The lived experiences of adult crystal methamphetamine users: A qualitative study

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Girija Dadhe, Master of Counselling and Psychology, counsellor and psychotherapist, Australian College of Applied Psychology, and Cathy Bettman, PhD, Senior Lecturer, Australian College of Applied Psychology.


Crystal methamphetamine, also known as “ice” or “crystal meth,” is a potent psychostimulant drug that can cause irreversible physical and psychological damage to users (Halkitis, 2009). This qualitative research investigated the lived experiences of users, the background of their addiction, and the effects of using this drug. Six men between 31 and 39 years of age participated in the research. Three main themes emerged from the data: context, aftermath, and recovery. Respondents identified an inability to cope with dysfunctional family environments and negative social influences as the main causes of their crystal methamphetamine addiction, which resulted in significant adverse effects on their physical and mental health, relationships, occupation, and behaviour. They expressed a need for integrated and family focussed services, as well as a decriminalised approach towards crystal methamphetamine usage to help individuals and their families in the recovery journey.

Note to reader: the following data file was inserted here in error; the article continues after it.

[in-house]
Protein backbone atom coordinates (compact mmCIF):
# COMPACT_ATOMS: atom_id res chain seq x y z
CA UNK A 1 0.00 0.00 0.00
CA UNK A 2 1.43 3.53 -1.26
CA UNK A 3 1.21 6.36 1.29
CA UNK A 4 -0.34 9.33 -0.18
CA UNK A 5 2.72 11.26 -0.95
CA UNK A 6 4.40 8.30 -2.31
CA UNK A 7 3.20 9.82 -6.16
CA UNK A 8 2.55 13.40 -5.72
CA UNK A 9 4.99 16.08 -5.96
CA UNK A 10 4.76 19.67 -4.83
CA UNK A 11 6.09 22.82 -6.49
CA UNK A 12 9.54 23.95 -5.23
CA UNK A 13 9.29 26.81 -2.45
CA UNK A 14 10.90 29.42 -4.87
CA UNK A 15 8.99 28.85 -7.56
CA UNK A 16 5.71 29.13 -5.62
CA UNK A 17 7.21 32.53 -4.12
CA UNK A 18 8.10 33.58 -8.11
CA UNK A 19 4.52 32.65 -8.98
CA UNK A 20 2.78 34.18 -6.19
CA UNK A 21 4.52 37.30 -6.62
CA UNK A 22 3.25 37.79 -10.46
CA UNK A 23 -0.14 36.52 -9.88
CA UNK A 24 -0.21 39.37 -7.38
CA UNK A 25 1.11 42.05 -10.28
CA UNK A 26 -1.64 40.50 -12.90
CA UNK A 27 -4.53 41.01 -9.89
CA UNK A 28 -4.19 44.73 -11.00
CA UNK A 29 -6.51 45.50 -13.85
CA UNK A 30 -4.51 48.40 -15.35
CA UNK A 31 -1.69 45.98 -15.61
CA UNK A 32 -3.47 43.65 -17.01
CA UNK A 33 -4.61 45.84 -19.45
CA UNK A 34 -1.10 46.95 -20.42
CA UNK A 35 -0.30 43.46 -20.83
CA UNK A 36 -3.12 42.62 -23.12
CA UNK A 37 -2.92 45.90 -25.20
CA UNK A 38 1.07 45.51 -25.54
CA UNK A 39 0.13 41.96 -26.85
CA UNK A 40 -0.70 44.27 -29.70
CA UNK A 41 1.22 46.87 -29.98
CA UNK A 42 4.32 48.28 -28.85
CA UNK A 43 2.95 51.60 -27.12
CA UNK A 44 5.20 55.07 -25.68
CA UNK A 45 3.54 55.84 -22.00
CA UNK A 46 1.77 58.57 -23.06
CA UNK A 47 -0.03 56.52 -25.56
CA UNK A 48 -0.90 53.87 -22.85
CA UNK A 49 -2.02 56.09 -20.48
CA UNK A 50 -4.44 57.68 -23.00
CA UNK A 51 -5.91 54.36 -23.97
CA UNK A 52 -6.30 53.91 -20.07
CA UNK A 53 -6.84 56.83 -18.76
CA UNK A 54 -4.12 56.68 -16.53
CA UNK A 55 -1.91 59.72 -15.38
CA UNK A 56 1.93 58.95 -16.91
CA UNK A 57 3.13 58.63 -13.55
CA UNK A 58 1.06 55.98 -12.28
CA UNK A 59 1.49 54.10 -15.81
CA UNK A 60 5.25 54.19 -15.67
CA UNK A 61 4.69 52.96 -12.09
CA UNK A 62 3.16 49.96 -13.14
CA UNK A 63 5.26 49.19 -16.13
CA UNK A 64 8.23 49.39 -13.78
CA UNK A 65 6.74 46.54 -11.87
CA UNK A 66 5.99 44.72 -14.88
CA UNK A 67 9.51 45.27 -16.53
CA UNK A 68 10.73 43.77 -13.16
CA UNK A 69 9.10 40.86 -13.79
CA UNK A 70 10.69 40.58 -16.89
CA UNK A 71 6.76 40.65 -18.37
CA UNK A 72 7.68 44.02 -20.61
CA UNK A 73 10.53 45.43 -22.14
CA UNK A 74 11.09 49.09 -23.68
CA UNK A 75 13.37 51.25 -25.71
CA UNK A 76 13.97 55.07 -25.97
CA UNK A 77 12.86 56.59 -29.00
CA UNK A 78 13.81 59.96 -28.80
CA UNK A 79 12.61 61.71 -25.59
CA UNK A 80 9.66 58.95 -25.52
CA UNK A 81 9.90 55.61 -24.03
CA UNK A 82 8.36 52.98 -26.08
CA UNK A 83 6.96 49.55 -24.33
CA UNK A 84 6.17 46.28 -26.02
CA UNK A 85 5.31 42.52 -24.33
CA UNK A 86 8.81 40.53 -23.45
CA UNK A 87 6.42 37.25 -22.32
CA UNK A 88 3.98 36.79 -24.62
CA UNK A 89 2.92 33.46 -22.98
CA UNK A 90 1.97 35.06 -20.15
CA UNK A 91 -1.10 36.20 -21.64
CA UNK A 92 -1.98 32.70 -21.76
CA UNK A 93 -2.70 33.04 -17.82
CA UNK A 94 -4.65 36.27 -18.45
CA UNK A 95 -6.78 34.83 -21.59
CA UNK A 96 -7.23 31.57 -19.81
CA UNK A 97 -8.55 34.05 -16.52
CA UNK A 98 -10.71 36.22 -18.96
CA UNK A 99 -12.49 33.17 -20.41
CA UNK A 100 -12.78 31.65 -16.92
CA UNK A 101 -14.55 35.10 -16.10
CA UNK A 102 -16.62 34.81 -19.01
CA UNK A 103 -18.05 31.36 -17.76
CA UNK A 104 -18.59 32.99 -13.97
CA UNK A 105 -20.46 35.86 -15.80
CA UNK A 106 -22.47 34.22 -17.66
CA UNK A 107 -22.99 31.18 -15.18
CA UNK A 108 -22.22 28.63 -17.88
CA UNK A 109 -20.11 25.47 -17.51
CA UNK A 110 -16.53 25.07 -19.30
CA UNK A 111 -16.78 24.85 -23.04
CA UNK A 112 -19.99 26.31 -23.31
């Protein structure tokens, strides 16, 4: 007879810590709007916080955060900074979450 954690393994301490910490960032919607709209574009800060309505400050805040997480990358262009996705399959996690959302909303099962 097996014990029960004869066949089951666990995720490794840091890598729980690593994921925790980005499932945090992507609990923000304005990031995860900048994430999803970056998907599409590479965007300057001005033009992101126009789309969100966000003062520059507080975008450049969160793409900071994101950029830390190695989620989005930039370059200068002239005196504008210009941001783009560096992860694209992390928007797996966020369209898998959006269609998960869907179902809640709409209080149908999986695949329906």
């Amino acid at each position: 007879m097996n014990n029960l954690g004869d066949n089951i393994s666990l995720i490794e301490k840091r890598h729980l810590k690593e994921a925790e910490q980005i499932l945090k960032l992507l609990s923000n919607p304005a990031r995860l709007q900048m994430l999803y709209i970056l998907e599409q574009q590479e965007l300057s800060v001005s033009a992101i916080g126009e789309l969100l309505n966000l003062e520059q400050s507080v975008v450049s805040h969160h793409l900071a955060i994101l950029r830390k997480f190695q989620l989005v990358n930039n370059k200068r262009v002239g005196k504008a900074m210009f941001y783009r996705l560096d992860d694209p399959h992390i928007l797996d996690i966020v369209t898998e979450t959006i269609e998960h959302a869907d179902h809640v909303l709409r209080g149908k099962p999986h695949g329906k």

crystal methamphetamine, lived experiences, adult users, qualitative study


Address for correspondence:
Girija Dadhe